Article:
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Palestine's Valentine: Mahmoud Darwish

Love is in the air this month, and what better way to celebrate than highlighting one of Palestine’s most renowned poets and authors, Mahmoud Darwish - who not only romanticised love, but extended those feelings to his homeland and its people. 

Darwish was born in 1942 in Al-Birweh, Galilee, a village that was later forcefully exiled by Israeli forces during the Nakba (also known as The Catastrophe) in 1948. In 1949 his family returned to Palestine from a refugee camp in Lebanon as second-class Isreali citizens - this classification was intentional in the erasure of Palestinian Identity. He spent the later years of his life in refuge, living in Lebanon, Egypt, Jordan, and America. His prolific writing was the “voice of Palestinian Diaspora, he is the voice of the fragmented soul” Carolyn Forché and Runir Akash noted in their introduction to Unfortunately It Was Paradise (2003).  

Palestine is used throughout his work as a metaphor for the loss of Eden - A paradise that once was. Common themes of birth, resurrection and exile are often summarized by Darwish when reflecting upon his home and what was taken from him. He reveals a pain and yearning shared by many Palestinians forced to flee. Although having left, his love for his land and its people burns passionately through every word. This is why he is known as a Palestinian national poet.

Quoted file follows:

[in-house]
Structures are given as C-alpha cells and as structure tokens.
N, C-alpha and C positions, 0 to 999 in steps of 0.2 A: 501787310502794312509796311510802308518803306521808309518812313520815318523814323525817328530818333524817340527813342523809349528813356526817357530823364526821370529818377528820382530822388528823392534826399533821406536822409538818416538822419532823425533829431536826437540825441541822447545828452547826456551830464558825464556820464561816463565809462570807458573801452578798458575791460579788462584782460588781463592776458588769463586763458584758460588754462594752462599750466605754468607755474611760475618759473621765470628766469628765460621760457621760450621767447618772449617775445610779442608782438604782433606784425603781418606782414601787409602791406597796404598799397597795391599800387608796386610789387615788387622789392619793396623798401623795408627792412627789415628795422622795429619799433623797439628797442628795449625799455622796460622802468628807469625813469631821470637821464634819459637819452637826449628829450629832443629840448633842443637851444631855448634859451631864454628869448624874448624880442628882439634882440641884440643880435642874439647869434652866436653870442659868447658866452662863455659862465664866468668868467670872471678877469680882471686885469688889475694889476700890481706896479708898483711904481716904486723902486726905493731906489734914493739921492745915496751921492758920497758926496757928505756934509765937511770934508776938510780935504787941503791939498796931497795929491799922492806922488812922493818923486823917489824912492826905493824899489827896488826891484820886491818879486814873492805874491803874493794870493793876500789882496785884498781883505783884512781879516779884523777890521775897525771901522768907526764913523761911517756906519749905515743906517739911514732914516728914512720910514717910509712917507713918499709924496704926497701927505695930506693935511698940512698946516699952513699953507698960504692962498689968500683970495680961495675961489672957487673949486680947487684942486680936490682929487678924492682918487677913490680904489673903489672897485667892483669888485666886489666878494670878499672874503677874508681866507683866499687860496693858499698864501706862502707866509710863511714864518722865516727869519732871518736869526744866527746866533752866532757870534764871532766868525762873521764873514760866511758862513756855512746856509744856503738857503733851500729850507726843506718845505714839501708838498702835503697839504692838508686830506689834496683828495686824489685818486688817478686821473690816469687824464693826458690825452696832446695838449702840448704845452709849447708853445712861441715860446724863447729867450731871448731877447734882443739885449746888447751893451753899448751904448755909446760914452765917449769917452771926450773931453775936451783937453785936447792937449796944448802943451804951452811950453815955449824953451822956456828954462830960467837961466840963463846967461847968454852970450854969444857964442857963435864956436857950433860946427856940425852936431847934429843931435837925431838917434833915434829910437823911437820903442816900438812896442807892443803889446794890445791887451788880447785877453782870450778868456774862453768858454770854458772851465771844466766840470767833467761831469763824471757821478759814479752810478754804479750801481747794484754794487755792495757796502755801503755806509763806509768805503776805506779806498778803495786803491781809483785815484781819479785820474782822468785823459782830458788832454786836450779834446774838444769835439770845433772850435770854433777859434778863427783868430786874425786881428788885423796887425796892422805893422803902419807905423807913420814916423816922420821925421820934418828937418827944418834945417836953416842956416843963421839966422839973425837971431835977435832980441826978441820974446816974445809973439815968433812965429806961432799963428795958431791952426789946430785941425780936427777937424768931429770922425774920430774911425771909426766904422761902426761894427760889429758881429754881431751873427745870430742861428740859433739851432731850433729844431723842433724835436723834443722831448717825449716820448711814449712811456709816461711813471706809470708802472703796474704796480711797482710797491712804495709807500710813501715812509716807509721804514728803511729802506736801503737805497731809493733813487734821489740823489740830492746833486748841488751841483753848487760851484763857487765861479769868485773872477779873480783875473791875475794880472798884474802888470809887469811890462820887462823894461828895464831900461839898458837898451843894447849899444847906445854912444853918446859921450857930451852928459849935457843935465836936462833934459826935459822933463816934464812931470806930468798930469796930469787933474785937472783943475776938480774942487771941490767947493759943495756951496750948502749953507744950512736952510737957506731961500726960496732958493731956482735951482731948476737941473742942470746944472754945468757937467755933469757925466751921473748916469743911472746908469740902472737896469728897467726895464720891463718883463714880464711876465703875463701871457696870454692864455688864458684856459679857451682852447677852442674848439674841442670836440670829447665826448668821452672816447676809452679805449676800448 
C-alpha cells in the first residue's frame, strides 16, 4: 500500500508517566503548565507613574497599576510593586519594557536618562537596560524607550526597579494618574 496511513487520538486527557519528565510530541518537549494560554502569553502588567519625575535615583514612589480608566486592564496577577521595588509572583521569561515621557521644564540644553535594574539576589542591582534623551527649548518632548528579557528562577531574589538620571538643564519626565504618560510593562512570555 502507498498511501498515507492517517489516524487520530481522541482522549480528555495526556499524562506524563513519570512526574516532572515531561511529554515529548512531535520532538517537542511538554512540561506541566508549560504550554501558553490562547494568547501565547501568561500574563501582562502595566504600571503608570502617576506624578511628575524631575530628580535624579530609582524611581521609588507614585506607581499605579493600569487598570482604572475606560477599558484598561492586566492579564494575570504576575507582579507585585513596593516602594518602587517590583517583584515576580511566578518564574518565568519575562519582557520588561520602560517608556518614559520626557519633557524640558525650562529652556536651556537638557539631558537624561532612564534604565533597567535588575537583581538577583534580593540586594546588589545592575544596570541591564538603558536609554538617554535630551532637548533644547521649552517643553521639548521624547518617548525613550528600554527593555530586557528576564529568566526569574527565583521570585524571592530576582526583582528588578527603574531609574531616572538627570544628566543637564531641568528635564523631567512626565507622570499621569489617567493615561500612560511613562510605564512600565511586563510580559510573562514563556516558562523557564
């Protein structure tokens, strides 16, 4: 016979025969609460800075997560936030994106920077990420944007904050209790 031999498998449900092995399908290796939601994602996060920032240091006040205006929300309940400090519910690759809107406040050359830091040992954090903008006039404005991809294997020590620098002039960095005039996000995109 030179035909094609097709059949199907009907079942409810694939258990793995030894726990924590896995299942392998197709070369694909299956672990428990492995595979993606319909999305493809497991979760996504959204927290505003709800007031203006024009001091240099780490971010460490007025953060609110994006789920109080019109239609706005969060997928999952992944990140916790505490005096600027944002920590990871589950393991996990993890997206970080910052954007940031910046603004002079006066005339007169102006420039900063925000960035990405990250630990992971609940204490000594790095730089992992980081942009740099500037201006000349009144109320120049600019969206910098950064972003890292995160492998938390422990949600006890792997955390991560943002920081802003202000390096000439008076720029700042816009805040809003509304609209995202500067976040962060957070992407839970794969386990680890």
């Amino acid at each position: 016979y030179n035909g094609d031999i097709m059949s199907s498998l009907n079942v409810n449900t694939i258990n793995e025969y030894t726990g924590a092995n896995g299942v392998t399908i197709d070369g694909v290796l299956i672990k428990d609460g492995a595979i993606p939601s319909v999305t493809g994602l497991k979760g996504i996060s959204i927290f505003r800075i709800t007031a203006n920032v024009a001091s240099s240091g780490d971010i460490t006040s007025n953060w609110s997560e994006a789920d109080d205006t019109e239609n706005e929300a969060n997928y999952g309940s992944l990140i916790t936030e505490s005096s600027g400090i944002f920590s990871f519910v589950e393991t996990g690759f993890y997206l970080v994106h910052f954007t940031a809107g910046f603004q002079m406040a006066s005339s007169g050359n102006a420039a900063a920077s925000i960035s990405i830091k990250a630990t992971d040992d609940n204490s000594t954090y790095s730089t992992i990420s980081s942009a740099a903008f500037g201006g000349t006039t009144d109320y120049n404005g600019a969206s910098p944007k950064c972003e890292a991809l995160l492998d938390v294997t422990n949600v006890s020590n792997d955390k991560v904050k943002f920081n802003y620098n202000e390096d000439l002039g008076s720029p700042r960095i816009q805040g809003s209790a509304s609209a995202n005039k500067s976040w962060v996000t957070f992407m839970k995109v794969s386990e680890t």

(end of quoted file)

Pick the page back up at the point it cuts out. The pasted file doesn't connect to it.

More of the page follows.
The majority of his poems are written in Arabic, and he is often known as a “saviour” of the language as his work has been translated and spread continentally. His writing is metaphorical, nuanced and has even been called “prophetic” in the accuracy of its representation. Unfortunately, translations fail to convey the exact sentiment he meticulously crafts in his native tongue, but despite the gaps in translation, any reader of his can detect that Darwish pours himself into his work - the feelings of passion, love and harrowing loss transcend the pages of his books. 


Below are translated excerpts exploring themes of love and sacrifice from his books and poetry.

Mahmoud Darwish leaves behind a legacy of triumph over oppression, of love over hatred, and for providing a collective voice for those meant to be silenced. 


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